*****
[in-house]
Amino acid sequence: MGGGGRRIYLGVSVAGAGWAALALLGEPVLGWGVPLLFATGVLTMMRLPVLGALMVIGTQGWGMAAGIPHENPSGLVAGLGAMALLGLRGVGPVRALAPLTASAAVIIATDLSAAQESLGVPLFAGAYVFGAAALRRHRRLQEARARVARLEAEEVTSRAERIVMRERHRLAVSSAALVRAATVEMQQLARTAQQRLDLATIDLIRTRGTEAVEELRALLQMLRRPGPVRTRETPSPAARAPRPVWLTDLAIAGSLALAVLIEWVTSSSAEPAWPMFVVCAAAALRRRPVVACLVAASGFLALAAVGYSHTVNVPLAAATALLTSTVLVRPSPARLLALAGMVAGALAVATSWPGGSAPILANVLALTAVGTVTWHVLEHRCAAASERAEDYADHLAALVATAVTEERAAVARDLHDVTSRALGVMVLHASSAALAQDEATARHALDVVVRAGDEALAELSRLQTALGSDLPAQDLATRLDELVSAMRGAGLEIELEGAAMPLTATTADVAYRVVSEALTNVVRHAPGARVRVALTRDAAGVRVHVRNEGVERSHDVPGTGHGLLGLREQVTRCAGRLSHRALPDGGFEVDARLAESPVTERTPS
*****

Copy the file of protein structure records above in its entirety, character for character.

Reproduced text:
[in-house]
Amino acid sequence: MGGGGRRIYLGVSVAGAGWAALALLGEPVLGWGVPLLFATGVLTMMRLPVLGALMVIGTQGWGMAAGIPHENPSGLVAGLGAMALLGLRGVGPVRALAPLTASAAVIIATDLSAAQESLGVPLFAGAYVFGAAALRRHRRLQEARARVARLEAEEVTSRAERIVMRERHRLAVSSAALVRAATVEMQQLARTAQQRLDLATIDLIRTRGTEAVEELRALLQMLRRPGPVRTRETPSPAARAPRPVWLTDLAIAGSLALAVLIEWVTSSSAEPAWPMFVVCAAAALRRRPVVACLVAASGFLALAAVGYSHTVNVPLAAATALLTSTVLVRPSPARLLALAGMVAGALAVATSWPGGSAPILANVLALTAVGTVTWHVLEHRCAAASERAEDYADHLAALVATAVTEERAAVARDLHDVTSRALGVMVLHASSAALAQDEATARHALDVVVRAGDEALAELSRLQTALGSDLPAQDLATRLDELVSAMRGAGLEIELEGAAMPLTATTADVAYRVVSEALTNVVRHAPGARVRVALTRDAAGVRVHVRNEGVERSHDVPGTGHGLLGLREQVTRCAGRLSHRALPDGGFEVDARLAESPVTERTPS